By Jack Holland
The latest deadlock in Northern Ireland is threatening to turn into a serious political crisis, dangerously delaying the setting up of the new assembly’s full executive, due to take place by February.
"It is a drift toward a political vacuum," said an Irish government source. The last time such a vacuum occurred, he pointed out, was in December last year, when a controversy over the Heads of Agreement document set back the opening of full-party talks. During the delay, there was a vicious outbreak of paramilitary violence in which 12 people lost their lives in the space of a few weeks.
The present delay comes at a time when reliable sources in the security forces are expecting an attack from the Continuity IRA, which refuses to call a cease-fire and has condemned Sinn Fein’s role in the peace process. As well, a recent arms find in a Protestant area of Belfast has led to fears of further sectarian attacks from the so-called Red Hand Defenders, which took responsibility for the murder four weeks ago of a North Belfast Catholic and the attempted murders of others.
It is also thought that the delays over the setting up of the shadow executive, including its cross-border implementation bodies, undermined moves within the IRA to begin the decommissioning process. An extraordinary convention was expected to be held to vote on whether the seven-member leadership body, the Army Council, should be given the power it once possessed to determine questions of disarmament. But without any move to set up the cross-border institutions, this did not go ahead.
Nationalist frustration with David Trimble, the first minister of the Assembly and leader of the Ulster Unionist Party, is growing. Trimble refused to countenance seats on the shadow executive going to Sinn Fein without some prior disarmament taking place, though this requirement is not written into the Good Friday peace agreement.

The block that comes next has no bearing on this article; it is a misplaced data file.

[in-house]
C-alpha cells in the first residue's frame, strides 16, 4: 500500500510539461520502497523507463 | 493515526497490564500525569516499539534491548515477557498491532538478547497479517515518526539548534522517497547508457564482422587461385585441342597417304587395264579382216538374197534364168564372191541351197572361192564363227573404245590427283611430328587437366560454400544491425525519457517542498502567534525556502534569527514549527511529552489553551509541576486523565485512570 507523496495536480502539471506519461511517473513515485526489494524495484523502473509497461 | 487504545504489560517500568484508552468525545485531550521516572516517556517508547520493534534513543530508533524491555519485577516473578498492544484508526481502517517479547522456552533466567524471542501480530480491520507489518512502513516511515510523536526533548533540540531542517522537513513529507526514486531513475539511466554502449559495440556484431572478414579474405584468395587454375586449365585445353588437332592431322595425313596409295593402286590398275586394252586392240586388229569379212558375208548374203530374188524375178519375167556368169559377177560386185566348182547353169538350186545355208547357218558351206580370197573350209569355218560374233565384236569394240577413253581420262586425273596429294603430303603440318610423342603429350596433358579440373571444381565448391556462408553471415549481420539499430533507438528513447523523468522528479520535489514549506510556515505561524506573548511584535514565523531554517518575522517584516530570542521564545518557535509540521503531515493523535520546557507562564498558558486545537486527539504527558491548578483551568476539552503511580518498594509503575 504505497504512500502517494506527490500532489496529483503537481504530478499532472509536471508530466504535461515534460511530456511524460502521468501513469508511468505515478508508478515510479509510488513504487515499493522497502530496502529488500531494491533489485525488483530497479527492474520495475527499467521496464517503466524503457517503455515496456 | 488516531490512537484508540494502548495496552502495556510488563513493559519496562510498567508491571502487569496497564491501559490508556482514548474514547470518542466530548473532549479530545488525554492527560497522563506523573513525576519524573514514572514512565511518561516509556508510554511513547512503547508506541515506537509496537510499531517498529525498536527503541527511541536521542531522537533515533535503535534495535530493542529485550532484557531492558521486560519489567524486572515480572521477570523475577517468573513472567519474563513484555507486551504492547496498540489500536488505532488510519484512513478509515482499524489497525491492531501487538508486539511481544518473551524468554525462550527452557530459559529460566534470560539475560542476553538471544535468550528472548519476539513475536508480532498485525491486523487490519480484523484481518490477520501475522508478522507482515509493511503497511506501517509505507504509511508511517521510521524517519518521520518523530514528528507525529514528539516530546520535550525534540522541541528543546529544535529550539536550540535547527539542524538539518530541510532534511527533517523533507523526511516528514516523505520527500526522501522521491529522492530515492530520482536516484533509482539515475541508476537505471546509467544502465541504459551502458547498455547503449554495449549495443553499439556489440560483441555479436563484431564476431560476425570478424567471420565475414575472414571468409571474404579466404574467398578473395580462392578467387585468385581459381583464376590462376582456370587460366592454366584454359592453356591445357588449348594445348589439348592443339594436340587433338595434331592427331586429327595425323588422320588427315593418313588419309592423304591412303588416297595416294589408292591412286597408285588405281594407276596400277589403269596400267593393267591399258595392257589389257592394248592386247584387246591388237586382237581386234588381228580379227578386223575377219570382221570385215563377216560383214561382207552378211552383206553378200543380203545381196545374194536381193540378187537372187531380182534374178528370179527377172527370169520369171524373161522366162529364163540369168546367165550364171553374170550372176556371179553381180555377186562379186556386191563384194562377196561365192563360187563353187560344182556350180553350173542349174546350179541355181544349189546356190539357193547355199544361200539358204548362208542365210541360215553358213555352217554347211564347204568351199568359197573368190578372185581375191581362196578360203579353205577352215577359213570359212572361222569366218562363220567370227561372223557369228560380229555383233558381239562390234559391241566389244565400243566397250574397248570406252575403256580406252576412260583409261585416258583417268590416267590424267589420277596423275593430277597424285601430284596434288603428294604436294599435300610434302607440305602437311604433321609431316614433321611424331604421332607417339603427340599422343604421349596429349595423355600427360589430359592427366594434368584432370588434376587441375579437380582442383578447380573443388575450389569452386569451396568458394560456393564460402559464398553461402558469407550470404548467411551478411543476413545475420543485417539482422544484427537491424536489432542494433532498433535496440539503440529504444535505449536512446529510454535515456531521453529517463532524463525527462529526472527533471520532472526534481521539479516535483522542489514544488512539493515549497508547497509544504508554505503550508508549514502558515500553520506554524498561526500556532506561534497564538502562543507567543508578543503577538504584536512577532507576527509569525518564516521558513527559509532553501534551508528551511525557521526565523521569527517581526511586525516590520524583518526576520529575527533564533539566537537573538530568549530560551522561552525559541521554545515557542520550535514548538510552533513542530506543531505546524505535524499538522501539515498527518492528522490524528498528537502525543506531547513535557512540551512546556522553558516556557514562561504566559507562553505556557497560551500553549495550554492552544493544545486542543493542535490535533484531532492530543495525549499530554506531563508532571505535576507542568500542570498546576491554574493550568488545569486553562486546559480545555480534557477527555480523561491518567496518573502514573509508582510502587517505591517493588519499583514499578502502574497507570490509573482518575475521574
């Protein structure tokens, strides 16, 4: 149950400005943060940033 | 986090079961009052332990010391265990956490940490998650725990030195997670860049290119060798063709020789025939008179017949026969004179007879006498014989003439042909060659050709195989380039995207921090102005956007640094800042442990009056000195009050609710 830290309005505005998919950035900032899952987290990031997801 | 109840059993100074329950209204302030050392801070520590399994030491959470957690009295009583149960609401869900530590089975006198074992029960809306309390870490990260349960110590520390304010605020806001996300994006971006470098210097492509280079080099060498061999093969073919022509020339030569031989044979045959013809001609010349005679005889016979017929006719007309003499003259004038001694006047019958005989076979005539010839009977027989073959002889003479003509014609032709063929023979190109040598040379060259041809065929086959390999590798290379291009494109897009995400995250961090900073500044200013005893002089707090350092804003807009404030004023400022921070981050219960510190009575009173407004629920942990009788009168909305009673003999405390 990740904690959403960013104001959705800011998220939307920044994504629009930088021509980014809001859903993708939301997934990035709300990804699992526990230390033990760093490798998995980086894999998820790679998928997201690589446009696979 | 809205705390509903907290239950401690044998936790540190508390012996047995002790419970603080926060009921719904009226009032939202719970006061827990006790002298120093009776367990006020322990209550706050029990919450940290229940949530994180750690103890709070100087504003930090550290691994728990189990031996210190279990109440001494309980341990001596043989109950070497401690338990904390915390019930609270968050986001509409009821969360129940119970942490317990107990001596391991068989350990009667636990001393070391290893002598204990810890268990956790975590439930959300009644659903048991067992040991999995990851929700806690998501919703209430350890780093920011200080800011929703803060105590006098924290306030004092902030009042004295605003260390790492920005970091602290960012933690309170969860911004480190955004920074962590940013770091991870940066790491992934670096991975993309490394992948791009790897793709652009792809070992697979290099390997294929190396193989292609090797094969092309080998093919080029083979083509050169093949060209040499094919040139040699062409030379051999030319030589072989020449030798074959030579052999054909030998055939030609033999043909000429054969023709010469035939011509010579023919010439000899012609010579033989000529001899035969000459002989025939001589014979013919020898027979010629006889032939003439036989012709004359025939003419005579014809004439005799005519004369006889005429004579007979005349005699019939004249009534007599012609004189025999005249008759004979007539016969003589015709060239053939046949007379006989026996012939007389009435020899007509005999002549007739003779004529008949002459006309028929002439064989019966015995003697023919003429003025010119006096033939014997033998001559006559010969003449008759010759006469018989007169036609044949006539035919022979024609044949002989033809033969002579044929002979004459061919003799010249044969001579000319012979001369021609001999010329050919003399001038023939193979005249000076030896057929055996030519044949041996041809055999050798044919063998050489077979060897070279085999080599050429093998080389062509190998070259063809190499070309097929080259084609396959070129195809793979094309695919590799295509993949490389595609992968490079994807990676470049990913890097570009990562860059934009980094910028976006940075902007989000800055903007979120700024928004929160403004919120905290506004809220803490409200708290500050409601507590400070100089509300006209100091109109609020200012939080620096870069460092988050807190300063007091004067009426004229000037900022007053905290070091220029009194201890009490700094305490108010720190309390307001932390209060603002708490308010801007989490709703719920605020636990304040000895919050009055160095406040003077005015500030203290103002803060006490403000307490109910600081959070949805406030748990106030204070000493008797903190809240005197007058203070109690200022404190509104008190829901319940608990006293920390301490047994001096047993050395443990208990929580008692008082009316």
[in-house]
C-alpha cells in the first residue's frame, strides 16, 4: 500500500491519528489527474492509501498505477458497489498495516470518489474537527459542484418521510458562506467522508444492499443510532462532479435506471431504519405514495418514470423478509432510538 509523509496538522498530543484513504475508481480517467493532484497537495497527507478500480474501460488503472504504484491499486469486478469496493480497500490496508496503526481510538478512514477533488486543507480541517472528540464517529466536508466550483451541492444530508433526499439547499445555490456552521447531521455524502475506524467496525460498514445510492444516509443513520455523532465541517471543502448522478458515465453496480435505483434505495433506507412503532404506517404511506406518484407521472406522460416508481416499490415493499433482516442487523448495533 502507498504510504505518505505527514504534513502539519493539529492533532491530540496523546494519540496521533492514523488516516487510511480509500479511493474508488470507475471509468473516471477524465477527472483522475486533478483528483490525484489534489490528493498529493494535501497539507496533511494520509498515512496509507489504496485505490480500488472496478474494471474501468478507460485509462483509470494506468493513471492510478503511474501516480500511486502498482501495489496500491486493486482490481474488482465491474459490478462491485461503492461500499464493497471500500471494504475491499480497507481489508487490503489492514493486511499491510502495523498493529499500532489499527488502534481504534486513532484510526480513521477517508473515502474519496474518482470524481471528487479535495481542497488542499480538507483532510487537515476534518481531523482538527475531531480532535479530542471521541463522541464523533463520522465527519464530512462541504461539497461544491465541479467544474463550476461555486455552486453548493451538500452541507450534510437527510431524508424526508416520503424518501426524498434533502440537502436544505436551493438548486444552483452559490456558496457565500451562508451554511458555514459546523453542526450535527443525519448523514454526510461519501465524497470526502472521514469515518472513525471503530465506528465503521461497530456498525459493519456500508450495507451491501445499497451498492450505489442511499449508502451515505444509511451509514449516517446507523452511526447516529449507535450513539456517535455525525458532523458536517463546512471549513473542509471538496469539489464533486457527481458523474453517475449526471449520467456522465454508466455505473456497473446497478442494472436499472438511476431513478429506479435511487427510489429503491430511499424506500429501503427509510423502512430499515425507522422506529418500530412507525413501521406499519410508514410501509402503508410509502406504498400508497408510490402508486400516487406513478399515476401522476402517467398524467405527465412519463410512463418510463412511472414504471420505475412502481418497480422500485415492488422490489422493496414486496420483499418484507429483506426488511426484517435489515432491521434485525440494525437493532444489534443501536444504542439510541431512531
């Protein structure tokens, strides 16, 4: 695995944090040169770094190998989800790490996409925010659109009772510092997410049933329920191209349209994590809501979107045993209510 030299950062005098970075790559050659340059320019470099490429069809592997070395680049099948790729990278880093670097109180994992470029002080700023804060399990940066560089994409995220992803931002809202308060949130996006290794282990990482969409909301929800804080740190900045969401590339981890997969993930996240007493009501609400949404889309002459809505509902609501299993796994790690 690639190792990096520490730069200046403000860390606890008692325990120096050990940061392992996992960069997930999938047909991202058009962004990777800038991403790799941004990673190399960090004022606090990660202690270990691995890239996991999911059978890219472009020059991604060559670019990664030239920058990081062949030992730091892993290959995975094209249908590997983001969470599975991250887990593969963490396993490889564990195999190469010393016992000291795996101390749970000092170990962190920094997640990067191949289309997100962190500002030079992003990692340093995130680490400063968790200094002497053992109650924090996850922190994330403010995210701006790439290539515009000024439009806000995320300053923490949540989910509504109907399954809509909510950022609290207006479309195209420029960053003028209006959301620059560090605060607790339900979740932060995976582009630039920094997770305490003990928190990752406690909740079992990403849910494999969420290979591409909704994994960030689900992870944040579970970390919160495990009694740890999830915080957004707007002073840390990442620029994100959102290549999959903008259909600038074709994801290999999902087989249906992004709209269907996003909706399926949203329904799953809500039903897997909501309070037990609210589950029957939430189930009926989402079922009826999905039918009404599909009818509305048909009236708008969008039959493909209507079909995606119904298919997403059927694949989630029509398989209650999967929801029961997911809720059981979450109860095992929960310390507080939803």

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"He is behaving like the leader of the UUP, not like the first minister," said an official. There is continued deadlock thanks to unionist objections to the proposed scope and number of the cross-border bodies. Many nationalist fear that Trimble is looking for delays, being afraid to take risks due to opposition from within his own party while at the same time eating into the deadline of the year 2000 when all paramilitary weapons have to be decommissioned.
Meanwhile, the delays have intensified the debate within the republican movement over the course it should take in regard to decommissioning. Reliable sources suggest that there are currently three strands of thought within the IRA. The first, which a majority hold, accepts that disarmament has to begin but will not move on the issue until the institutions envisioned in the Good Friday agreement have been established. It was this group which was pressing for the now delayed army convention.
A second strand does not want any disarmament, token or otherwise, until the cross-border bodies have been set up and the Commission on Policing has published its report on the RUC. Chaired by former Hong Kong Governor Chris Patten, the report is not expected until May next year. This strand of thought wants to make IRA disarmament dependent on changes being made to the RUC as demanded by Sinn Fein.
A third strand within the IRA is opposed to any disarmament and argues that it was Sinn Fein that made the commitment, not the IRA itself. Members of this block are said to be close to the dissident republicans who set up the "Real" IRA late last year.
Sources say that the current stalemate is reminiscent of the situation in late 1995 when continued British delays kept Sinn Fein outside the peace talks though the IRA cease-fire was well into its second year. Eventually, the IRA ended its cease-fire.
However, there is no sense that the present situation is that serious.
"It won’t be allowed to drift," said an Irish government official. But the need remains to impart some momentum to the process.
"If there was real movement on the cross-border bodies," said a source, "then it would put the pressure back on Sinn Fein."
Recently there has been speculation that the Clinton administration might intervene with an economic revitalization package offer in return for political progress.
This week Clinton envoy and the former chairman of the talks George Mitchell held a series of meetings with the heads of the Northern Ireland parties in Belfast.